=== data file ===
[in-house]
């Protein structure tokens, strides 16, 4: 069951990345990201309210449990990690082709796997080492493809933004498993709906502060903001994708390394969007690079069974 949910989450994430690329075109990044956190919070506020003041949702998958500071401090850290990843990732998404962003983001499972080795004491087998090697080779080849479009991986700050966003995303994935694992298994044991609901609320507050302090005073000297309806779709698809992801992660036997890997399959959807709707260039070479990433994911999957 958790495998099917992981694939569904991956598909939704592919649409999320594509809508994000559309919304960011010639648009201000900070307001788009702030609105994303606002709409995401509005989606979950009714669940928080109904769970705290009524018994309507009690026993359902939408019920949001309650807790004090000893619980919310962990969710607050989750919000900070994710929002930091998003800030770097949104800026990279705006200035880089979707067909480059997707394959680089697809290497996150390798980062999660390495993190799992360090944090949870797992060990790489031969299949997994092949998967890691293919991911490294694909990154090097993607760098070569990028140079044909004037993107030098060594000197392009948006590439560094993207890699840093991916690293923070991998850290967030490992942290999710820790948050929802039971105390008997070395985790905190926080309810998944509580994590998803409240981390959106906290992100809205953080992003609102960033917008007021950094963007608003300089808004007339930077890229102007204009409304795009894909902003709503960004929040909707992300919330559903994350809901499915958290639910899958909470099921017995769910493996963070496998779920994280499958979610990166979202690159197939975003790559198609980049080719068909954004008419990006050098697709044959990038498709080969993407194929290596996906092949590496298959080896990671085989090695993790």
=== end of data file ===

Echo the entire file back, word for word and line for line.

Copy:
[in-house]
């Protein structure tokens, strides 16, 4: 069951990345990201309210449990990690082709796997080492493809933004498993709906502060903001994708390394969007690079069974 949910989450994430690329075109990044956190919070506020003041949702998958500071401090850290990843990732998404962003983001499972080795004491087998090697080779080849479009991986700050966003995303994935694992298994044991609901609320507050302090005073000297309806779709698809992801992660036997890997399959959807709707260039070479990433994911999957 958790495998099917992981694939569904991956598909939704592919649409999320594509809508994000559309919304960011010639648009201000900070307001788009702030609105994303606002709409995401509005989606979950009714669940928080109904769970705290009524018994309507009690026993359902939408019920949001309650807790004090000893619980919310962990969710607050989750919000900070994710929002930091998003800030770097949104800026990279705006200035880089979707067909480059997707394959680089697809290497996150390798980062999660390495993190799992360090944090949870797992060990790489031969299949997994092949998967890691293919991911490294694909990154090097993607760098070569990028140079044909004037993107030098060594000197392009948006590439560094993207890699840093991916690293923070991998850290967030490992942290999710820790948050929802039971105390008997070395985790905190926080309810998944509580994590998803409240981390959106906290992100809205953080992003609102960033917008007021950094963007608003300089808004007339930077890229102007204009409304795009894909902003709503960004929040909707992300919330559903994350809901499915958290639910899958909470099921017995769910493996963070496998779920994280499958979610990166979202690159197939975003790559198609980049080719068909954004008419990006050098697709044959990038498709080969993407194929290596996906092949590496298959080896990671085989090695993790």